Taking Antibiotics Early on in Pregnancy does not lead to Birth Defects, Study Finds
Pregnant women who need to take antibiotics can breathe a sigh of relief. A new Canadian study found that two of the most commonly prescribed antibiotics for pregnant women do not increase their risk of birth defects.
According to the experts, four out of 10 pregnant women often get antibiotics, with azithromycin and clarithromycin being the two most commonly prescribed one. These two antibiotics belong to a class of drugs known as macrolides.
To determine if there were any adverse effects of taking these macrolides, the researchers analyzed more than 135,000 pregnancies within the province of Quebec. They also used data taken from Quebec's public pharmaceutical insurance program. Overall, almost two percent of the women were given macrolides during the first trimester. Roughly 10 percent of the all of the babies born had major birth defects.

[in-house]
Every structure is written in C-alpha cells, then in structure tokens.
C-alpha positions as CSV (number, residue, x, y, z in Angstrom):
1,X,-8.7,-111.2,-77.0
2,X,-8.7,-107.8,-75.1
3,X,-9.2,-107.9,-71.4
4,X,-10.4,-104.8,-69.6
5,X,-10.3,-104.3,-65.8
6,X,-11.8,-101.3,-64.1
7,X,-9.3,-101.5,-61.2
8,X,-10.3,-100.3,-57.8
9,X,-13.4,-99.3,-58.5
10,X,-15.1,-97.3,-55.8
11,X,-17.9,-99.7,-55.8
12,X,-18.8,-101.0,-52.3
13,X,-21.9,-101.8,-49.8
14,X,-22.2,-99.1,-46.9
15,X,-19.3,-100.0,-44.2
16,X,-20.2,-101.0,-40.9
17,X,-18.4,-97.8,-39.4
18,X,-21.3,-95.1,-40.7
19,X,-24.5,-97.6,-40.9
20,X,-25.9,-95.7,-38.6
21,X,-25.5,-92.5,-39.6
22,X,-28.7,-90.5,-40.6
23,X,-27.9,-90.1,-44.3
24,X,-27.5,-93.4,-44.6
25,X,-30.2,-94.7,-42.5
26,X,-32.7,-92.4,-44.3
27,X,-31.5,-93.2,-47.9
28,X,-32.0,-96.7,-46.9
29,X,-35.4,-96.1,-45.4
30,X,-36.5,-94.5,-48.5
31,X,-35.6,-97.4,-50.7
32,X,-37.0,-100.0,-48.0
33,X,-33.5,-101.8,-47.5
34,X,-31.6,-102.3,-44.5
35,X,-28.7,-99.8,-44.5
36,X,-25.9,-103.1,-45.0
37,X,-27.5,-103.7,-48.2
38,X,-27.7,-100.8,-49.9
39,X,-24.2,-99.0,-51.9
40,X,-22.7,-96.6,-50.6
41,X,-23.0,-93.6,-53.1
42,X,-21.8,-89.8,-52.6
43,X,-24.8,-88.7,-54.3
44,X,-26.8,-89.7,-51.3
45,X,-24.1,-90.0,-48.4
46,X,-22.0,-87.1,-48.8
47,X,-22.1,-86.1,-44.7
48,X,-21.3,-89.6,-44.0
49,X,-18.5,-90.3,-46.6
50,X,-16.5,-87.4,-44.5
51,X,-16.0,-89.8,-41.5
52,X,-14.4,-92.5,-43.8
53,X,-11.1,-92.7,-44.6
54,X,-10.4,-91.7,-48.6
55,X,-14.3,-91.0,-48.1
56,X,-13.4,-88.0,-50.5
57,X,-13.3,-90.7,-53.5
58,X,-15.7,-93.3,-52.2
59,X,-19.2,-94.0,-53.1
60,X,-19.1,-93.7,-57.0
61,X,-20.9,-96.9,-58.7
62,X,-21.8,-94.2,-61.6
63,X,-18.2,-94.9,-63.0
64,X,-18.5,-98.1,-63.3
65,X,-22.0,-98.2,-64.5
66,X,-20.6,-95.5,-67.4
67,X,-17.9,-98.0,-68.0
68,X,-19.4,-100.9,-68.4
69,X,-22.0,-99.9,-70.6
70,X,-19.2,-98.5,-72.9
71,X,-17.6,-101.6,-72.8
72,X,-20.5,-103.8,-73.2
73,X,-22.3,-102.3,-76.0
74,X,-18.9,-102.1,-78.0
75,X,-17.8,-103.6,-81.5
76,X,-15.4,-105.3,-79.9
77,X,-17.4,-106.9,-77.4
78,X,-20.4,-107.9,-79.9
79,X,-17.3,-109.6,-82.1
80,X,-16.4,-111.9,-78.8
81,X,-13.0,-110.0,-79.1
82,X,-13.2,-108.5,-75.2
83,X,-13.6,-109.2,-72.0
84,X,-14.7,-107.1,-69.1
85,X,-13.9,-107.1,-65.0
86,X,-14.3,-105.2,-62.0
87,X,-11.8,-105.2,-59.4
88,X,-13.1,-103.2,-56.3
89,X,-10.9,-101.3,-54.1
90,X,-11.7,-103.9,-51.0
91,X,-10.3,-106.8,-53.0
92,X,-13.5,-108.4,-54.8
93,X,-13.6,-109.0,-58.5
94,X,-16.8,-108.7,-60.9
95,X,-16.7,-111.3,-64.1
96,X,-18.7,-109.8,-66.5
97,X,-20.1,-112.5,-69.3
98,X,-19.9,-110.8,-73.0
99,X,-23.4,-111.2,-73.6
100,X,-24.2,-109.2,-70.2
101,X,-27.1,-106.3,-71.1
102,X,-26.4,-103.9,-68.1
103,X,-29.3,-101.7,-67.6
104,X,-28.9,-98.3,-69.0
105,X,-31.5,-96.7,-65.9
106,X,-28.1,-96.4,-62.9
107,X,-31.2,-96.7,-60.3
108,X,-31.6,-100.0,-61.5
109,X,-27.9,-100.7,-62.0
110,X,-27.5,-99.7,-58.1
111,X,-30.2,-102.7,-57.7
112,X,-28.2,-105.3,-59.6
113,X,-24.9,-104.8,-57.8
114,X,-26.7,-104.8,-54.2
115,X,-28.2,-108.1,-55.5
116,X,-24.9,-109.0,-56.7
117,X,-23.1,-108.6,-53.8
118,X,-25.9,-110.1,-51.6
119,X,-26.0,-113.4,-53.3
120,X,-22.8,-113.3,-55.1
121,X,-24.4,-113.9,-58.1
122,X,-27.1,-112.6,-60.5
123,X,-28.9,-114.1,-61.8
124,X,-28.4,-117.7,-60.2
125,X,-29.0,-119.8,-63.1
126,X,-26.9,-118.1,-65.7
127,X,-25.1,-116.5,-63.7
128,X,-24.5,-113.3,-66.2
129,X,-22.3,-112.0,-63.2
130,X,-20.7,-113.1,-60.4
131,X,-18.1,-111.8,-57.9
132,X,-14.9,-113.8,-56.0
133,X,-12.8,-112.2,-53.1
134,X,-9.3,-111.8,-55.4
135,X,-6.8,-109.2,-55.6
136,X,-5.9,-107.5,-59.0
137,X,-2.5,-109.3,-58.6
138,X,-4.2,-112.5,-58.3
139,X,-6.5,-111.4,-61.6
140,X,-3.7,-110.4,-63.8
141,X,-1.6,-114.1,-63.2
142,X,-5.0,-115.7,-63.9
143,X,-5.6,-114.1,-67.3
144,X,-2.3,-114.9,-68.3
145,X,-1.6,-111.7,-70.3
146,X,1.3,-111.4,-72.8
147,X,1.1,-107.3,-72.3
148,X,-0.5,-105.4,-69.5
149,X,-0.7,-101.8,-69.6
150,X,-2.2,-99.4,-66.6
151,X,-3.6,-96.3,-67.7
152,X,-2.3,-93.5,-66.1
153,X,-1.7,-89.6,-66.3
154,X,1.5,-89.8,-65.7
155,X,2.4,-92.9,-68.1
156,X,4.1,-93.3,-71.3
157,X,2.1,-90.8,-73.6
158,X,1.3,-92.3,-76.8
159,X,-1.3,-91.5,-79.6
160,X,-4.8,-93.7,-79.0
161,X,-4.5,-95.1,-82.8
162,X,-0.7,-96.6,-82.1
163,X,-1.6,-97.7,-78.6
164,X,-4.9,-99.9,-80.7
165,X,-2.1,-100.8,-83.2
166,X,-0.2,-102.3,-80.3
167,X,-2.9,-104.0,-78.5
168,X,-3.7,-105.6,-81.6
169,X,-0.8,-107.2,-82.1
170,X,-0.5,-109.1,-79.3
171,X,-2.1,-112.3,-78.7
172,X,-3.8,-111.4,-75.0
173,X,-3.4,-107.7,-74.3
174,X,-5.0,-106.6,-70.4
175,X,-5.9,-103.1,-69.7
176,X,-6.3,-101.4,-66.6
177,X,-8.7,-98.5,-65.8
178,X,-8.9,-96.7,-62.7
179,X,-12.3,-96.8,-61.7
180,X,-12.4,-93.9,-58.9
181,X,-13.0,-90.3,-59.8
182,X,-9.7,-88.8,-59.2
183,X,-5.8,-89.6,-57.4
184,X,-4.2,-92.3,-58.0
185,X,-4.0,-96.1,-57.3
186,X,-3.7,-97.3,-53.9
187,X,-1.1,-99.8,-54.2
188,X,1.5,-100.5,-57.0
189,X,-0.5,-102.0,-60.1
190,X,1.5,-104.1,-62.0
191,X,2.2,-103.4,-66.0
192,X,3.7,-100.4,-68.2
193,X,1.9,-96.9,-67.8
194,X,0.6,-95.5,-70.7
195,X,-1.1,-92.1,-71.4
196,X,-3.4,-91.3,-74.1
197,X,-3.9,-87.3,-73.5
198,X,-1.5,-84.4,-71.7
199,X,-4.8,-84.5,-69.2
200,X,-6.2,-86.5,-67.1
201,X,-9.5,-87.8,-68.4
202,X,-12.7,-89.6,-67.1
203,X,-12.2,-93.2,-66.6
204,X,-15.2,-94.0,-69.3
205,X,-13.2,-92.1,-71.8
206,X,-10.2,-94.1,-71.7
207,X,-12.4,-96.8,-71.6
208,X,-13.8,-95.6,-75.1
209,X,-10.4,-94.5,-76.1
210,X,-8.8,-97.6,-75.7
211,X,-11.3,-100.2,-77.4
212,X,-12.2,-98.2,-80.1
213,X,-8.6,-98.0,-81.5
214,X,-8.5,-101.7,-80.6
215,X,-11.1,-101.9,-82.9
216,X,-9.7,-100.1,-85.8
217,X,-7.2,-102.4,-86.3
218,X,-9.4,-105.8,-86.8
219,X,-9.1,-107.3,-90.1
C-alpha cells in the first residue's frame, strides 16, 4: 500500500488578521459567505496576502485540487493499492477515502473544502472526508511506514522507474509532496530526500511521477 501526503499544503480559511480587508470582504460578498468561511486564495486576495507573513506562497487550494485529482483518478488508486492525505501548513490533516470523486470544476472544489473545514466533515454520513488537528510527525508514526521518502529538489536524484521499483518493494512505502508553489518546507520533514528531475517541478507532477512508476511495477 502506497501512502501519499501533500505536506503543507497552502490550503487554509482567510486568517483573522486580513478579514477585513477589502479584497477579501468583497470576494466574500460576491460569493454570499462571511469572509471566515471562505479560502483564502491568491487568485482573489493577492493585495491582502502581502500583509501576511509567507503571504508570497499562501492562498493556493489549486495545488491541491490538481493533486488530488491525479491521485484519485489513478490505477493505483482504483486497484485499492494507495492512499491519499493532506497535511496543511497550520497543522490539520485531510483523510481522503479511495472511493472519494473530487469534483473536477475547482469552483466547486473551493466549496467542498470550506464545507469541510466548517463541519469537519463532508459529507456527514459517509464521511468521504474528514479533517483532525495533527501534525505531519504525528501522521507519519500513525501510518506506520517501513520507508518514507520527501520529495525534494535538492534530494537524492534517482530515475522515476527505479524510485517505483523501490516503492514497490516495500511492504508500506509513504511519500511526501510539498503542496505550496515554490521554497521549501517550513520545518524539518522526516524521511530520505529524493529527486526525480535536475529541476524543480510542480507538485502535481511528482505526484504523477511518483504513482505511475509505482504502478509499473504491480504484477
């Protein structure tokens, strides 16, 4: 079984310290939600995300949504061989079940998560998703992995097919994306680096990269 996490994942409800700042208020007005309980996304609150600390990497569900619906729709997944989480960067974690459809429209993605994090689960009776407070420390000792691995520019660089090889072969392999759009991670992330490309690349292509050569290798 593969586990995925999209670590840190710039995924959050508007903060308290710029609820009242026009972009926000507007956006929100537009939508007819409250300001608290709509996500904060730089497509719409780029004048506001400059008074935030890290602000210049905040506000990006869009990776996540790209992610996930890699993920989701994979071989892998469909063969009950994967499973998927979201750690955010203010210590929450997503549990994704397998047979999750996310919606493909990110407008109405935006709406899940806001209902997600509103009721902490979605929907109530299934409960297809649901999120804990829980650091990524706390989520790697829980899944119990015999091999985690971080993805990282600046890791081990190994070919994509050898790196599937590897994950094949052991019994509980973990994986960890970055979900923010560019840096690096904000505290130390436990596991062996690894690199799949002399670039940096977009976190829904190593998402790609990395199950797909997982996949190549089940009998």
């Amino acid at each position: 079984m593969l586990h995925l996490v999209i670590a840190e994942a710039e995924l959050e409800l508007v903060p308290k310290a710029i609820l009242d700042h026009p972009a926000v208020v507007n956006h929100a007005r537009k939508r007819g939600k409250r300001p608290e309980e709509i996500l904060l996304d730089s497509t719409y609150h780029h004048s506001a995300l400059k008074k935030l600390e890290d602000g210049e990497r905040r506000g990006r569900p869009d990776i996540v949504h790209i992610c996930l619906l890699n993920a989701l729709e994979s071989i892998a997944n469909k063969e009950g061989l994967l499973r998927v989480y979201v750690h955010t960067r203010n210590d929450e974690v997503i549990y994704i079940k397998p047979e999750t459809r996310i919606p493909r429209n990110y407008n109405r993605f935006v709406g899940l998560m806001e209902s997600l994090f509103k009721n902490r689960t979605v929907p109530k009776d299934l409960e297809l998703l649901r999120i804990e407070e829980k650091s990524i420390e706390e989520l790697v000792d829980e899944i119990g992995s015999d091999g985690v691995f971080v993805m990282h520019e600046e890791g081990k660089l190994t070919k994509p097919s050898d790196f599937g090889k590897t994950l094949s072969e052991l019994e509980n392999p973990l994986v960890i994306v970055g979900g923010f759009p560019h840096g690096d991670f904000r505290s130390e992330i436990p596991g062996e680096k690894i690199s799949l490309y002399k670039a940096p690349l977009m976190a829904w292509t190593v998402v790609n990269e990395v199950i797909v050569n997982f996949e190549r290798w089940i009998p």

When the research examined the link between taking macrolides and the birth defects, they did not find an association.
"With penicillin, macrolides are amongst the most used medications in the general population and in pregnancy. However, debate remained on whether it is the infections or in fact the macrolides used to treat them that put women and their unborn child at greater risk of adverse pregnancy outcomes, including birth defects," study co-leader Anick Bérard, a professor of pharmacy at the University of Montreal, explained. "We therefore aimed to estimate the risk of major congenital malformations after fetal exposure to the two most commonly used macrolides, and failed to find any."
The team added that more research should be done to determine the effects of less commonly prescribed antibiotics on pregnant women.
The findings were published in the journal, Pharmacoepidemiology and Drug Safety.